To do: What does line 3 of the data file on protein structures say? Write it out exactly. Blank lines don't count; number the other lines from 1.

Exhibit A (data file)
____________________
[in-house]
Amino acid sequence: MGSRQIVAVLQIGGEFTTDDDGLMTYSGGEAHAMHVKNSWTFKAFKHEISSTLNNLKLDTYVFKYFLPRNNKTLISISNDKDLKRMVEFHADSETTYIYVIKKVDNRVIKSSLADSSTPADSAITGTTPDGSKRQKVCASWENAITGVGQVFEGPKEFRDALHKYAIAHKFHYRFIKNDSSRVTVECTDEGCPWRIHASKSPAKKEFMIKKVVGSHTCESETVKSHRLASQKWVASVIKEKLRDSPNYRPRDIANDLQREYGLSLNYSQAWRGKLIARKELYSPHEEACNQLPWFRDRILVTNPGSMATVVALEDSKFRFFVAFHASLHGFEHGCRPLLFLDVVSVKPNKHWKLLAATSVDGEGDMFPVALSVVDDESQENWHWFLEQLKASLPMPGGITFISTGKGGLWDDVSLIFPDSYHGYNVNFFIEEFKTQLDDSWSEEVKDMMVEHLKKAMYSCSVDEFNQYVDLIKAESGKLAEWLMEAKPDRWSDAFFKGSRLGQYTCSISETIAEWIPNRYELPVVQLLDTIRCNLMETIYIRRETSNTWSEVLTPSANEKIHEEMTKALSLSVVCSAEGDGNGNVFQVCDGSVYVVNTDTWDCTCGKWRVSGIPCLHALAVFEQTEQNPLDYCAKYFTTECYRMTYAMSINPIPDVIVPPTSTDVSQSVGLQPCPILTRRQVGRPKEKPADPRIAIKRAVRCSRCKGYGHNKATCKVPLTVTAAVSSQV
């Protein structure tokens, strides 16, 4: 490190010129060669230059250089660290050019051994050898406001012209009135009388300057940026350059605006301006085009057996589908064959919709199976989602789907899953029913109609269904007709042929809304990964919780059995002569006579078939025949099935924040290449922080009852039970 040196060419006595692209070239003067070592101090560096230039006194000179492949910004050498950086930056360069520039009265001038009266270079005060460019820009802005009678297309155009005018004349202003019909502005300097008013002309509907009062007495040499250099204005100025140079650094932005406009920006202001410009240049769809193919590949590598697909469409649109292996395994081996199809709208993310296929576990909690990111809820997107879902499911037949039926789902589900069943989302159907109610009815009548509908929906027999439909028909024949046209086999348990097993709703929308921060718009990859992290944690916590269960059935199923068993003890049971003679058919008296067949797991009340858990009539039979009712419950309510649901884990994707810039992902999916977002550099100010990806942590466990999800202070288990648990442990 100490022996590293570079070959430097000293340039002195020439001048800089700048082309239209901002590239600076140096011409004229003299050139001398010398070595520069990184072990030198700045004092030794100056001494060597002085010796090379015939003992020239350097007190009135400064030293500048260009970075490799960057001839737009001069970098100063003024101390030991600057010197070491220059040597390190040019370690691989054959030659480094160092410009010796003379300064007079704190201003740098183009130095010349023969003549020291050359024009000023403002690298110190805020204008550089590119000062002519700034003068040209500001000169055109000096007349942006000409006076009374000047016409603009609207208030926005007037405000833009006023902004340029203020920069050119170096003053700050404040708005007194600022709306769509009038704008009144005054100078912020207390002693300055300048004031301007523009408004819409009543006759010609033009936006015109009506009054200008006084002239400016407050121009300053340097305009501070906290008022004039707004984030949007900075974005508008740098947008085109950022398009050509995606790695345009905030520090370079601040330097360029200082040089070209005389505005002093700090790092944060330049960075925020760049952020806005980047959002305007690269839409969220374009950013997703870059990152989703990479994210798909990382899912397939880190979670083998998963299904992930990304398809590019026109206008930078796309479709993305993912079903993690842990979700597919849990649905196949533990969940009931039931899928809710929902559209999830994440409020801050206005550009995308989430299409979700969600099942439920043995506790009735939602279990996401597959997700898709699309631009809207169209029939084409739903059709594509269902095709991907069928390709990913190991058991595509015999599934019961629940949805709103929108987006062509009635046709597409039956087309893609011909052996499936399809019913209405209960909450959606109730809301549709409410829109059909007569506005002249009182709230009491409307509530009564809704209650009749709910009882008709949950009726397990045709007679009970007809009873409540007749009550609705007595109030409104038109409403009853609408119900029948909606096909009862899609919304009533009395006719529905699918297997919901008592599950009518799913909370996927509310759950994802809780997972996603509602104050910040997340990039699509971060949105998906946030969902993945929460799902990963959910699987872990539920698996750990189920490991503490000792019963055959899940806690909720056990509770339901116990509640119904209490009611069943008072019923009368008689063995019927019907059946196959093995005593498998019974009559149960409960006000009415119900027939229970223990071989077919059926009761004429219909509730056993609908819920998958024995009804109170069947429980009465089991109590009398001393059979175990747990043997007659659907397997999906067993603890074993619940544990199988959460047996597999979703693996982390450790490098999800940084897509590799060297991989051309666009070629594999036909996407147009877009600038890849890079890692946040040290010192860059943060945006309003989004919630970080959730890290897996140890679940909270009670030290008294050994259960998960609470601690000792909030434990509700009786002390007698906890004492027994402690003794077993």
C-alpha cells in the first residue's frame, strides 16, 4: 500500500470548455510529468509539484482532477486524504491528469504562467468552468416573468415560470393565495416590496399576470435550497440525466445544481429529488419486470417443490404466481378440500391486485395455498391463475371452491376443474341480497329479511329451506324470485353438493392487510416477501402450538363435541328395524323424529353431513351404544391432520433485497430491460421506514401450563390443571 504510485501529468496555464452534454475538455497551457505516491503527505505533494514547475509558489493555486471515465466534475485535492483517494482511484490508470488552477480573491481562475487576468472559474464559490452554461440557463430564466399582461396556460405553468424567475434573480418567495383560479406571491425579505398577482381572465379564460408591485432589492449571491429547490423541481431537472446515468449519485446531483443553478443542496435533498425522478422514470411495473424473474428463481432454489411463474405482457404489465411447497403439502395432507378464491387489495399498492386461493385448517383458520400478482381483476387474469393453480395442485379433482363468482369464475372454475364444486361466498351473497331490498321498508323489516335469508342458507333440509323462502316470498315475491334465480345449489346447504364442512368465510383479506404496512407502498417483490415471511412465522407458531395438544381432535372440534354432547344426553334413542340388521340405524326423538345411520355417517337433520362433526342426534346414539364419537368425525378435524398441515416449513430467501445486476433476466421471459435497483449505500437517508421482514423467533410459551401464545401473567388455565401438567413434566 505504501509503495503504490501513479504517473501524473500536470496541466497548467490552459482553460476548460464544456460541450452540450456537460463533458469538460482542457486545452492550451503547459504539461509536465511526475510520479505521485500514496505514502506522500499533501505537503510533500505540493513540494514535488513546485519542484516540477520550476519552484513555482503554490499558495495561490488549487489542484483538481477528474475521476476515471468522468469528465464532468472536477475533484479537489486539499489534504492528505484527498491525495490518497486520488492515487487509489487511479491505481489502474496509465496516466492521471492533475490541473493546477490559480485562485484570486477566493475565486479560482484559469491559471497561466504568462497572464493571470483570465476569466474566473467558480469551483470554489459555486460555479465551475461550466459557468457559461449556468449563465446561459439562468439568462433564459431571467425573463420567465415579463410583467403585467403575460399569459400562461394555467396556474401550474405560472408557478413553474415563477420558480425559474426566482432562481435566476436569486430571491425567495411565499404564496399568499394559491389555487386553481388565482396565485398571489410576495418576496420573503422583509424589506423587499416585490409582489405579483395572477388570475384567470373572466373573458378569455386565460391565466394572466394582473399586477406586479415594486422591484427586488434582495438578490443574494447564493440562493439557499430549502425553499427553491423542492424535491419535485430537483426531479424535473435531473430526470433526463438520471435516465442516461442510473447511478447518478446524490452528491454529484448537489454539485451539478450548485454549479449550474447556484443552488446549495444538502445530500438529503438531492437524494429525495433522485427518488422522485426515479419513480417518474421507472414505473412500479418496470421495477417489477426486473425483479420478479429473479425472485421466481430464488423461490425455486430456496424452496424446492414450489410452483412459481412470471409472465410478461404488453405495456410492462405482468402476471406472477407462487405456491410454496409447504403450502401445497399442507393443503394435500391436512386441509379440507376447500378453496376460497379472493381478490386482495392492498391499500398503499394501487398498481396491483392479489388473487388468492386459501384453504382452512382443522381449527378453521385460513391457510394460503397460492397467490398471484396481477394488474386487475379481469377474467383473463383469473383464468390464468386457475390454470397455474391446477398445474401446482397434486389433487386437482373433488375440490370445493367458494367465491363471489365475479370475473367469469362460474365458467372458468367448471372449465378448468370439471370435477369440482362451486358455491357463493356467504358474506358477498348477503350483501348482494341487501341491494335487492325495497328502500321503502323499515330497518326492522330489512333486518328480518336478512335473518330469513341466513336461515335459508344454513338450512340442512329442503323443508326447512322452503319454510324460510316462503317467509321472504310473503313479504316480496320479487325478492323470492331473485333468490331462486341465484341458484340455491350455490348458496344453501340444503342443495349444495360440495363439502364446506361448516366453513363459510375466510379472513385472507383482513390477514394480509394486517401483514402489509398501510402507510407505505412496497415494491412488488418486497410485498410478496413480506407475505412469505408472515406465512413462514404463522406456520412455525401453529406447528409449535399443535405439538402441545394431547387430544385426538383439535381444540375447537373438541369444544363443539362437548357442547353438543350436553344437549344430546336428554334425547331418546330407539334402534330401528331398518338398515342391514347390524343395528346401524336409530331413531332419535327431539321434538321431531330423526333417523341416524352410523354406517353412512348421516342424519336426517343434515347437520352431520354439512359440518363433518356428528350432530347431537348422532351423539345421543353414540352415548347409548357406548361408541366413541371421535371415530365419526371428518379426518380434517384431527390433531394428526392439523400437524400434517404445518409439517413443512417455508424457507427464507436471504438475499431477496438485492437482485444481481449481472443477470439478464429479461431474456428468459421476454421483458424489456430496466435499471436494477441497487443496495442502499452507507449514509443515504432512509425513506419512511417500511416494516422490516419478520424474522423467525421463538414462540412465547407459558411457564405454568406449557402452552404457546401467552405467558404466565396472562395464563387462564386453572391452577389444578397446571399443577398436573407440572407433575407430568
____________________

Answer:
């Protein structure tokens, strides 16, 4: 490190010129060669230059250089660290050019051994050898406001012209009135009388300057940026350059605006301006085009057996589908064959919709199976989602789907899953029913109609269904007709042929809304990964919780059995002569006579078939025949099935924040290449922080009852039970 040196060419006595692209070239003067070592101090560096230039006194000179492949910004050498950086930056360069520039009265001038009266270079005060460019820009802005009678297309155009005018004349202003019909502005300097008013002309509907009062007495040499250099204005100025140079650094932005406009920006202001410009240049769809193919590949590598697909469409649109292996395994081996199809709208993310296929576990909690990111809820997107879902499911037949039926789902589900069943989302159907109610009815009548509908929906027999439909028909024949046209086999348990097993709703929308921060718009990859992290944690916590269960059935199923068993003890049971003679058919008296067949797991009340858990009539039979009712419950309510649901884990994707810039992902999916977002550099100010990806942590466990999800202070288990648990442990 100490022996590293570079070959430097000293340039002195020439001048800089700048082309239209901002590239600076140096011409004229003299050139001398010398070595520069990184072990030198700045004092030794100056001494060597002085010796090379015939003992020239350097007190009135400064030293500048260009970075490799960057001839737009001069970098100063003024101390030991600057010197070491220059040597390190040019370690691989054959030659480094160092410009010796003379300064007079704190201003740098183009130095010349023969003549020291050359024009000023403002690298110190805020204008550089590119000062002519700034003068040209500001000169055109000096007349942006000409006076009374000047016409603009609207208030926005007037405000833009006023902004340029203020920069050119170096003053700050404040708005007194600022709306769509009038704008009144005054100078912020207390002693300055300048004031301007523009408004819409009543006759010609033009936006015109009506009054200008006084002239400016407050121009300053340097305009501070906290008022004039707004984030949007900075974005508008740098947008085109950022398009050509995606790695345009905030520090370079601040330097360029200082040089070209005389505005002093700090790092944060330049960075925020760049952020806005980047959002305007690269839409969220374009950013997703870059990152989703990479994210798909990382899912397939880190979670083998998963299904992930990304398809590019026109206008930078796309479709993305993912079903993690842990979700597919849990649905196949533990969940009931039931899928809710929902559209999830994440409020801050206005550009995308989430299409979700969600099942439920043995506790009735939602279990996401597959997700898709699309631009809207169209029939084409739903059709594509269902095709991907069928390709990913190991058991595509015999599934019961629940949805709103929108987006062509009635046709597409039956087309893609011909052996499936399809019913209405209960909450959606109730809301549709409410829109059909007569506005002249009182709230009491409307509530009564809704209650009749709910009882008709949950009726397990045709007679009970007809009873409540007749009550609705007595109030409104038109409403009853609408119900029948909606096909009862899609919304009533009395006719529905699918297997919901008592599950009518799913909370996927509310759950994802809780997972996603509602104050910040997340990039699509971060949105998906946030969902993945929460799902990963959910699987872990539920698996750990189920490991503490000792019963055959899940806690909720056990509770339901116990509640119904209490009611069943008072019923009368008689063995019927019907059946196959093995005593498998019974009559149960409960006000009415119900027939229970223990071989077919059926009761004429219909509730056993609908819920998958024995009804109170069947429980009465089991109590009398001393059979175990747990043997007659659907397997999906067993603890074993619940544990199988959460047996597999979703693996982390450790490098999800940084897509590799060297991989051309666009070629594999036909996407147009877009600038890849890079890692946040040290010192860059943060945006309003989004919630970080959730890290897996140890679940909270009670030290008294050994259960998960609470601690000792909030434990509700009786002390007698906890004492027994402690003794077993």